The resulting polynucleotides encoding the CFXTEN chimeric fusion proteins can then be individually cloned into an expression vector. The nucleic acid sequence is inserted into the vector by a variety of procedures. In general, DNA is inserted into an appropriate restriction endonuclease site(s) using techniques known in the art. Vector components generally include, but are not limited to, one or more of a signal sequence, an origin of replication, one or more marker genes, an enhancer element, a promoter, and a transcription termination sequence. Construction of suitable vectors containing one or more of these components employs standard ligation techniques which are known to the skilled artisan. Such techniques are well known in the art and well described in the scientific and patent literature.

Various vectors are publicly available. The vector may, for example, be in the form of a plasmid, cosmid, viral particle, or phage that may conveniently be subjected to recombinant DNA procedures, and the choice of vector will often depend on the host cell into which it is to be introduced. Thus, the vector may be an autonomously replicating vector, i.e., a vector, which exists as an extrachromosomal entity, the replication of which is independent of chromosomal replication, e.g., a plasmid. Alternatively, the vector may be one which, when introduced into a host cell, is integrated into the host cell genome and replicated together with the chromosome(s) into which it has been integrated.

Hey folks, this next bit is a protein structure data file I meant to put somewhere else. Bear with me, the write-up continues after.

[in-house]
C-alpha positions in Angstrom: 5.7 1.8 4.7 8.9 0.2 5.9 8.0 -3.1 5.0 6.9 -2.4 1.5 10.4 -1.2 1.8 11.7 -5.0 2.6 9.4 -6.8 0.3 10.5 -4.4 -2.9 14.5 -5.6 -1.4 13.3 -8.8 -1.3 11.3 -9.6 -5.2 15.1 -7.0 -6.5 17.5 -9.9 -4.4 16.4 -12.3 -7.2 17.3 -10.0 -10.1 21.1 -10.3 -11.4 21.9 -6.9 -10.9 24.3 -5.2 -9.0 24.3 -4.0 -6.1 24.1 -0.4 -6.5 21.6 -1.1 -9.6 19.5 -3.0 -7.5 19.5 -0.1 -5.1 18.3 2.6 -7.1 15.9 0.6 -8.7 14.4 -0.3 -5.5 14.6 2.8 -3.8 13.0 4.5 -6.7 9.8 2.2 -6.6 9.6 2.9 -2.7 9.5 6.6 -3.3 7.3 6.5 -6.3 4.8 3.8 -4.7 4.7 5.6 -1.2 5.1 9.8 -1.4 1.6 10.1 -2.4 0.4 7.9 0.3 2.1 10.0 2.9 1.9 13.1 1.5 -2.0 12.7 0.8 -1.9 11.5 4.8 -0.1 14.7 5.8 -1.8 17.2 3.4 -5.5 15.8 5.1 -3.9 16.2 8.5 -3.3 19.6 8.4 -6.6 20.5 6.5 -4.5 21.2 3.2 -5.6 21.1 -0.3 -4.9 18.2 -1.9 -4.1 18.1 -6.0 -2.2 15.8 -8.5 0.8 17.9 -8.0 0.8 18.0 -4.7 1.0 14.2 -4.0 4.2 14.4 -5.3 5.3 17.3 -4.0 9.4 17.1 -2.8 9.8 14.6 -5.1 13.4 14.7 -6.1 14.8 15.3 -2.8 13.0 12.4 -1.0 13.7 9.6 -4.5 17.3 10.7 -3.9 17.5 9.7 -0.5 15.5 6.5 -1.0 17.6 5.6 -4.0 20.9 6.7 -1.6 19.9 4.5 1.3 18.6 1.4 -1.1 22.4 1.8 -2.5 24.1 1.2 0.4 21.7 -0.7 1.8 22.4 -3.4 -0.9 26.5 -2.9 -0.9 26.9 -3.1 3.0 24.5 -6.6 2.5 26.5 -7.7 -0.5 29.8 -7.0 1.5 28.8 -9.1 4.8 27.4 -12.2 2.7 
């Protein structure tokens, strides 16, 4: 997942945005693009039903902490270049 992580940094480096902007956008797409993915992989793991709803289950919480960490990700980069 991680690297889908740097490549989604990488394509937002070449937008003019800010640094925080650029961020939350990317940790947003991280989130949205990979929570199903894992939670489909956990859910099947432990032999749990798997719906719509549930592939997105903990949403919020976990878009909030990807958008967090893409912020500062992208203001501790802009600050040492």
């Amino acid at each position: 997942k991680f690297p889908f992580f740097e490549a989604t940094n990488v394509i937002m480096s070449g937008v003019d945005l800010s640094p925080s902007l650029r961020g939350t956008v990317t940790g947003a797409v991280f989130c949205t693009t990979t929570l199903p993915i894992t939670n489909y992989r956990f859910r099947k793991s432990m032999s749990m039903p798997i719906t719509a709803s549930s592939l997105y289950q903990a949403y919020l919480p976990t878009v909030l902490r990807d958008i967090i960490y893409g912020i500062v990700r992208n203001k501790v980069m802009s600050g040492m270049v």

The invention provides for the use of plasmid vectors containing replication and control sequences that are compatible with and recognized by the host cell, and are operably linked to the CFXTEN gene for controlled expression of the CFXTEN fusion proteins. The vector ordinarily carries a replication site, as well as sequences that encode proteins that are capable of providing phenotypic selection in transformed cells. Such vector sequences are well known for a variety of bacteria, yeast, and viruses. Useful expression vectors that can be used include, for example, segments of chromosomal, non-chromosomal and synthetic DNA sequences. “Expression vector” refers to a DNA construct containing a DNA sequence that is operably linked to a suitable control sequence capable of effecting the expression of the DNA encoding the fusion protein in a suitable host. The requirements are that the vectors are replicable and viable in the host cell of choice. Low- or high-copy number vectors may be used as desired.